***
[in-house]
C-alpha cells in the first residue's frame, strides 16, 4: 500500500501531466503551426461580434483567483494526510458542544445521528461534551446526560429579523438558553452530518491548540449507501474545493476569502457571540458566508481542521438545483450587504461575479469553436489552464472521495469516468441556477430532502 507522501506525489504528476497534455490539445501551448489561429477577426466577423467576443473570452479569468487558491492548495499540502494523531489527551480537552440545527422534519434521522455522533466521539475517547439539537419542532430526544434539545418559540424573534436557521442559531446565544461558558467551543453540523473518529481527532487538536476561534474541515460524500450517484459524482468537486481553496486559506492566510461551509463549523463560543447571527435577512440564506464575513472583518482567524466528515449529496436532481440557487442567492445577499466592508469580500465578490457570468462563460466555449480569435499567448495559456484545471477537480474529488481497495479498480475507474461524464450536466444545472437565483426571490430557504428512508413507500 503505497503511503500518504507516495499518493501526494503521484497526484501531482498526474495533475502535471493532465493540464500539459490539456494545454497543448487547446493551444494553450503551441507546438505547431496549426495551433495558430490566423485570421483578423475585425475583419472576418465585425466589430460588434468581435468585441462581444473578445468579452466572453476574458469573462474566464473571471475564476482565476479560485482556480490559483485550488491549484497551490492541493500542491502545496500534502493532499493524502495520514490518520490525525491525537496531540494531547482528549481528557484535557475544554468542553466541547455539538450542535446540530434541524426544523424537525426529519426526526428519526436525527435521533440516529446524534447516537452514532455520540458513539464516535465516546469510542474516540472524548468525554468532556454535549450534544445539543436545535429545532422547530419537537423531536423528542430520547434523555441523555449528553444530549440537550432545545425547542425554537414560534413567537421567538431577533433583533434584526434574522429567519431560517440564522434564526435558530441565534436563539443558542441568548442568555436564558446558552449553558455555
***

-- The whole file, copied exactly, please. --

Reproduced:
[in-house]
C-alpha cells in the first residue's frame, strides 16, 4: 500500500501531466503551426461580434483567483494526510458542544445521528461534551446526560429579523438558553452530518491548540449507501474545493476569502457571540458566508481542521438545483450587504461575479469553436489552464472521495469516468441556477430532502 507522501506525489504528476497534455490539445501551448489561429477577426466577423467576443473570452479569468487558491492548495499540502494523531489527551480537552440545527422534519434521522455522533466521539475517547439539537419542532430526544434539545418559540424573534436557521442559531446565544461558558467551543453540523473518529481527532487538536476561534474541515460524500450517484459524482468537486481553496486559506492566510461551509463549523463560543447571527435577512440564506464575513472583518482567524466528515449529496436532481440557487442567492445577499466592508469580500465578490457570468462563460466555449480569435499567448495559456484545471477537480474529488481497495479498480475507474461524464450536466444545472437565483426571490430557504428512508413507500 503505497503511503500518504507516495499518493501526494503521484497526484501531482498526474495533475502535471493532465493540464500539459490539456494545454497543448487547446493551444494553450503551441507546438505547431496549426495551433495558430490566423485570421483578423475585425475583419472576418465585425466589430460588434468581435468585441462581444473578445468579452466572453476574458469573462474566464473571471475564476482565476479560485482556480490559483485550488491549484497551490492541493500542491502545496500534502493532499493524502495520514490518520490525525491525537496531540494531547482528549481528557484535557475544554468542553466541547455539538450542535446540530434541524426544523424537525426529519426526526428519526436525527435521533440516529446524534447516537452514532455520540458513539464516535465516546469510542474516540472524548468525554468532556454535549450534544445539543436545535429545532422547530419537537423531536423528542430520547434523555441523555449528553444530549440537550432545545425547542425554537414560534413567537421567538431577533433583533434584526434574522429567519431560517440564522434564526435558530441565534436563539443558542441568548442568555436564558446558552449553558455555